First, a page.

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VirtualBox and VMWare, which can run multiple operating systems on top of your current OS, aren’t the only two virtualization options available for Linux users. If you’re a Gnome Shell user (as in, you use the main interface of the Gnome 3 desktop), you can use something called Gnome Boxes for all your virtualization needs.
About Gnome Boxes
Gnome Boxes is a simple virtualization tool that prefers ease and convenience over numerous customization options. For the technically inclined, Gnome Boxes implements QEMU, which is a completely open source machine emulator and virtualization tool that claims to achieve near native performance when used as a virtualizer.
Gnome Boxes should be available on all distributions that ship with Gnome Shell. If you’re running a recent release of Gnome Shell and happen to not have Gnome Boxes already installed, you can do so by installing the gnome-boxes package via your distro’s package manager.
If you have an ISO image file of the operating system you’re wanting to run or install, using Gnome Boxes is easy. Just open the application, then click on “New” in the top left corner. You can then choose the ISO file you’d like to boot from — it even lists ISO files that it finds in your Downloads folder. You can also choose a different directory or even enter in a URL so that Gnome Boxes can download the ISO file itself.
Before finishing off the wizard, you can customize how much RAM and disk space by clicking on the “Customize” button. Here, you can move around sliders to give or less of each. You may also notice a few categories along the left side of the window. These are Login, System, and Devices, where you’re currently in System. Choosing Login or Devices will only give you a little bit of information and nothing to configure – I expect this to change over the course of time.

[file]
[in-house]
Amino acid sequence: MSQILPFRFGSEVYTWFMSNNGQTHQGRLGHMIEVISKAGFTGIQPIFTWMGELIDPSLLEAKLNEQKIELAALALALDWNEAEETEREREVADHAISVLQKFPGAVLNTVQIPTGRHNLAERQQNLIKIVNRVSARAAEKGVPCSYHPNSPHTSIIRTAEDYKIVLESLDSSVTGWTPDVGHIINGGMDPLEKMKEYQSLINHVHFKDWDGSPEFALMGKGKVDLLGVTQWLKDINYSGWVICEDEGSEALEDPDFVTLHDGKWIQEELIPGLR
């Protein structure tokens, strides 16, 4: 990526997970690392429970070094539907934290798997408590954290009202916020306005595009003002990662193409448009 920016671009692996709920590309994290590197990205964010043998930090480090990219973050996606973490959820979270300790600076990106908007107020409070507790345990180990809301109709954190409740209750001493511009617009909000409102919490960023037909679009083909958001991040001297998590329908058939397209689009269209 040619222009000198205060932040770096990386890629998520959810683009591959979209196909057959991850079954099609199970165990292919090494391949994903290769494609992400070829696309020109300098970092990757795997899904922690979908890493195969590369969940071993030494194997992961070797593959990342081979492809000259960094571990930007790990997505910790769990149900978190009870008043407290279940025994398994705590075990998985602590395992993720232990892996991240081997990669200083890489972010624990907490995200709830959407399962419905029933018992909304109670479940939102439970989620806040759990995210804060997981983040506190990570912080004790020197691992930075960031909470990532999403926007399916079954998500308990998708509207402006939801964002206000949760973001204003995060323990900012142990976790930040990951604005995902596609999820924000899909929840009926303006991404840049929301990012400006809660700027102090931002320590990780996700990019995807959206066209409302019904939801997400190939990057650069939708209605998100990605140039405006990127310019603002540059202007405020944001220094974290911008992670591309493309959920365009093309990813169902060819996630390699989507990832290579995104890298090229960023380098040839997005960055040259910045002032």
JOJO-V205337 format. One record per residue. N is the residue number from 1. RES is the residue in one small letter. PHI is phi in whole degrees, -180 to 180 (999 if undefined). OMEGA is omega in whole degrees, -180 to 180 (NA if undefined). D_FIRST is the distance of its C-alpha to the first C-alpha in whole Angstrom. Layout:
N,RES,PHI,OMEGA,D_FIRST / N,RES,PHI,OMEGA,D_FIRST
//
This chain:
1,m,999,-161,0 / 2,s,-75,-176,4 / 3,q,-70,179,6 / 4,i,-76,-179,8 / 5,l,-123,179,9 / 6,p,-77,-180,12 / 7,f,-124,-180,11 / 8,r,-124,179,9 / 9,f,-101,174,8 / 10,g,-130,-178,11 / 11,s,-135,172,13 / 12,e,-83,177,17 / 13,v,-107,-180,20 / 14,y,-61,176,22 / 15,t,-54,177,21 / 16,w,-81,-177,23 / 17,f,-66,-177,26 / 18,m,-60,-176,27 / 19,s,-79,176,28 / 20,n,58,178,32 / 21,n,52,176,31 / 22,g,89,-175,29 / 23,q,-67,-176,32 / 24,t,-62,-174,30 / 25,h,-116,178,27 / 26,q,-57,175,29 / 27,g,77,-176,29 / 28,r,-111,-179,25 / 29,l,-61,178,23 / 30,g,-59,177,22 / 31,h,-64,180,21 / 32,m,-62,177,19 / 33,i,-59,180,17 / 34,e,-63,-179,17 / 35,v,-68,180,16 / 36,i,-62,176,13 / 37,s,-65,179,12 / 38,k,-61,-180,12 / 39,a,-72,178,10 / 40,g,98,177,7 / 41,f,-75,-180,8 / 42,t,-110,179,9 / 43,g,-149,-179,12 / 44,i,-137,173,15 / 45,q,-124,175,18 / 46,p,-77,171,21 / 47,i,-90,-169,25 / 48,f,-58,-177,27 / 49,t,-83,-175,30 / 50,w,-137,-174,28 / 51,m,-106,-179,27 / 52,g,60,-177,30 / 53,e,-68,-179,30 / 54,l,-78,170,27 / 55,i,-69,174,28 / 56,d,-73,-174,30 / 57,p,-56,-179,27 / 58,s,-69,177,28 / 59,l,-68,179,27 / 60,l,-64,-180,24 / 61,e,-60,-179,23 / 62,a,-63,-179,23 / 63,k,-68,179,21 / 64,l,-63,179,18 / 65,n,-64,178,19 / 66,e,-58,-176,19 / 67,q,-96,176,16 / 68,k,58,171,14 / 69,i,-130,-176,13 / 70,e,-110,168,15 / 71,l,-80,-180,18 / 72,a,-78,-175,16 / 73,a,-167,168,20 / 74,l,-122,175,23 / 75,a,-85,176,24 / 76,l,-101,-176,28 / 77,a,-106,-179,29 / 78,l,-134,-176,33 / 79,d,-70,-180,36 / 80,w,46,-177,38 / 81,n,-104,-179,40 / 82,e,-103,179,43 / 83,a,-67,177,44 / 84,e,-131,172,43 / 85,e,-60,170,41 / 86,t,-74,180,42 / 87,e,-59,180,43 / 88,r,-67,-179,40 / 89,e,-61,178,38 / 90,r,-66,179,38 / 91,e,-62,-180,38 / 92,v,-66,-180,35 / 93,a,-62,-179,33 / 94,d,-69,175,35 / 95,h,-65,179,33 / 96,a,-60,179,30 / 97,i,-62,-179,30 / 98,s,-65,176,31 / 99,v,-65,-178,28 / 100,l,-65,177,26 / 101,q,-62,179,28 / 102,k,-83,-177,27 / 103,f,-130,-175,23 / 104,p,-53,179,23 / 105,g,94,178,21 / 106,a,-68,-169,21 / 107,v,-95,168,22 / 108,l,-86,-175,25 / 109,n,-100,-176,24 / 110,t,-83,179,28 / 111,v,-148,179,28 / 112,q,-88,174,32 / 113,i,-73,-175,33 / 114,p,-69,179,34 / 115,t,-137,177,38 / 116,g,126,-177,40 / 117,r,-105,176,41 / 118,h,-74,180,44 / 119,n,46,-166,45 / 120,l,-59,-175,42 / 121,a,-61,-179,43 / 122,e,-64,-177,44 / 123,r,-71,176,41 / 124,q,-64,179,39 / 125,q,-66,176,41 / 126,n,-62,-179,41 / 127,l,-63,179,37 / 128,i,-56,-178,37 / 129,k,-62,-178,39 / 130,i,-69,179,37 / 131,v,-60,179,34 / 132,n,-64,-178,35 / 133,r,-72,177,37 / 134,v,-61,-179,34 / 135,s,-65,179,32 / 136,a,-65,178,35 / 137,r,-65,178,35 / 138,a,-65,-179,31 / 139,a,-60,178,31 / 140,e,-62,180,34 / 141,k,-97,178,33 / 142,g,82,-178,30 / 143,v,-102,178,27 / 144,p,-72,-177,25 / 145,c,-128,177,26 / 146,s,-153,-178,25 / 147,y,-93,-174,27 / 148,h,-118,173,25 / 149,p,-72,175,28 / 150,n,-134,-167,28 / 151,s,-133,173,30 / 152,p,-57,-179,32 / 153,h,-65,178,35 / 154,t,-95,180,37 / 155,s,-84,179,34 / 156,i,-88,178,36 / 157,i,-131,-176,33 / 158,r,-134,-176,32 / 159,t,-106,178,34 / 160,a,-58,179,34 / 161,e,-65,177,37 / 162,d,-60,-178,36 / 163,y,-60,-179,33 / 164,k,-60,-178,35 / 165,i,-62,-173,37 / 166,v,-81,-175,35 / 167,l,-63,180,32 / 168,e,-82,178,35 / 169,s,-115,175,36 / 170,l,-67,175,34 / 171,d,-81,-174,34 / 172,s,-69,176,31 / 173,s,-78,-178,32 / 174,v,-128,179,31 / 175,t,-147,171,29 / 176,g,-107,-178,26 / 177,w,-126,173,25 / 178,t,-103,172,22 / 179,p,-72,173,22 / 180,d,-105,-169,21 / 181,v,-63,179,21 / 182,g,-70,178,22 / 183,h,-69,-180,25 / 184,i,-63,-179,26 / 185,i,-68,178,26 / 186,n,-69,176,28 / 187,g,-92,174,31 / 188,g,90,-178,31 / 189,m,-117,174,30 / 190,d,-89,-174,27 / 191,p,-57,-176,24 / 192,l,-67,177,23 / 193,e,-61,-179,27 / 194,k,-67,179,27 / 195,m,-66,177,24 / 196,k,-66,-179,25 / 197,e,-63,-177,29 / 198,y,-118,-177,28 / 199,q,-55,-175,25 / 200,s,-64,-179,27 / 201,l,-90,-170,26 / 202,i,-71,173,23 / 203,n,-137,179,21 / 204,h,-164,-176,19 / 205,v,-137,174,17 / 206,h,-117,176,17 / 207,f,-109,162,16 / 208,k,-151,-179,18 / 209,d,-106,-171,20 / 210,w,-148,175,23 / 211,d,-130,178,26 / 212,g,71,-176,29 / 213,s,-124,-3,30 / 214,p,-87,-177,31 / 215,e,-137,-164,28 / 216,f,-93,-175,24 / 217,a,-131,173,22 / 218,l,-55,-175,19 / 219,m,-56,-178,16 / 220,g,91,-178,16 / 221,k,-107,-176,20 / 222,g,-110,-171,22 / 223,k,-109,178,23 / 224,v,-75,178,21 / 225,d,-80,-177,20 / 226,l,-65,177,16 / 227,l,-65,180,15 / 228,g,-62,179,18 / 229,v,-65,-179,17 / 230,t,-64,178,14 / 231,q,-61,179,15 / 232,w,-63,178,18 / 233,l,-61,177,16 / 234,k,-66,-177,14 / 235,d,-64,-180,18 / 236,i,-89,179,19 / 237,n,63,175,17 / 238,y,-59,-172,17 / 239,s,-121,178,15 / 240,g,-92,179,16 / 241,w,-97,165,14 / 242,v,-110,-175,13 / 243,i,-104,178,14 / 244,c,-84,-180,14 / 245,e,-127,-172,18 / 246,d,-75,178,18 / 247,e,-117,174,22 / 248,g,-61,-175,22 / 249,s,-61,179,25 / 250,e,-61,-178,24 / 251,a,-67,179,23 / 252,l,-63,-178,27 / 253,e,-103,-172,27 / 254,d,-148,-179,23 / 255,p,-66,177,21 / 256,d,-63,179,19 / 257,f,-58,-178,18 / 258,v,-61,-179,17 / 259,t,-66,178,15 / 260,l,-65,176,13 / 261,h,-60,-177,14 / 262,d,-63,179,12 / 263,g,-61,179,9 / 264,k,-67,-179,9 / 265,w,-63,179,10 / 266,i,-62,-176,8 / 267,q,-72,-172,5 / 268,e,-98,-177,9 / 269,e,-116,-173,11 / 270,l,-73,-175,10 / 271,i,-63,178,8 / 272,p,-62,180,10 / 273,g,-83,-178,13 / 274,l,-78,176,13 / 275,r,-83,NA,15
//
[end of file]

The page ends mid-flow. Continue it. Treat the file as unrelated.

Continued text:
How It Performs
Operating systems run under Gnome Boxes perform well for a single virtual machine – you can expect approximately the same responsive performance as you would with VirtualBox. It even does pretty well with Windows as a guest system (everything past the first two paragraphs in that article become irrelevant to Gnome Boxes). Performance does tend to decrease whenever you turn on multiple virtual machines, even if you have more than enough resources. This is something VirtualBox excells at – it tends to do far better when you have three or more virtual machines going.
While performance in terms of responsiveness is impressive with single virtual machines, you won’t get very many other benefits. For example, VirtualBox gives you the option to install a set of tools and drivers on the guest system that make it integrate well. Once they are installed, the guest system can resize according to the window size, as well as function in Seamless Mode.
None of that exists with Gnome Boxes. The only way you could see an improvement is if you run a Linux system as the guest system that has QEMU tools installed. It appears that, by default, Fedora is the only major distribution that includes them. This at least allows the guest system to resize to the window size of Gnome Boxes, but not much else. Other guest systems will remain at their maximum defaults for basic graphics drivers (usually 800×600 or 1024×768).
Multitasking is also a bit more complicated with Gnome Boxes. You can only have one window open, with one virtual machine actively selected. You can have multiple virtual machines running at the same time (so long as it doesn’t start freezing up), but you’ll have to go out of one and into the other in the same manner as you would for text message threads on a smartphone.
While it seems like Gnome Boxes can’t do much in comparison to VirtualBox and VMWare, I do think it’s a tool worth using. Like I mentioned above, you get ease of use in exchange for fewer features and options – which is great if you’re generally testing a new Linux distribution or if you need a simple guest system for whatever reasons. It’s also fantastic for people who have never used a virtual machine before. All it asks the user to do is select the desired ISO file; everything else can be handled by Gnome Boxes.
For more complex setups and needs, it may still be worthwhile to grab VirtualBox and tweak with it. Thankfully, we have a guide all about using VirtualBox.
What do you use for your virtualization needs? Is it important to you to use an open source virtualization technology? Let us know in the comments!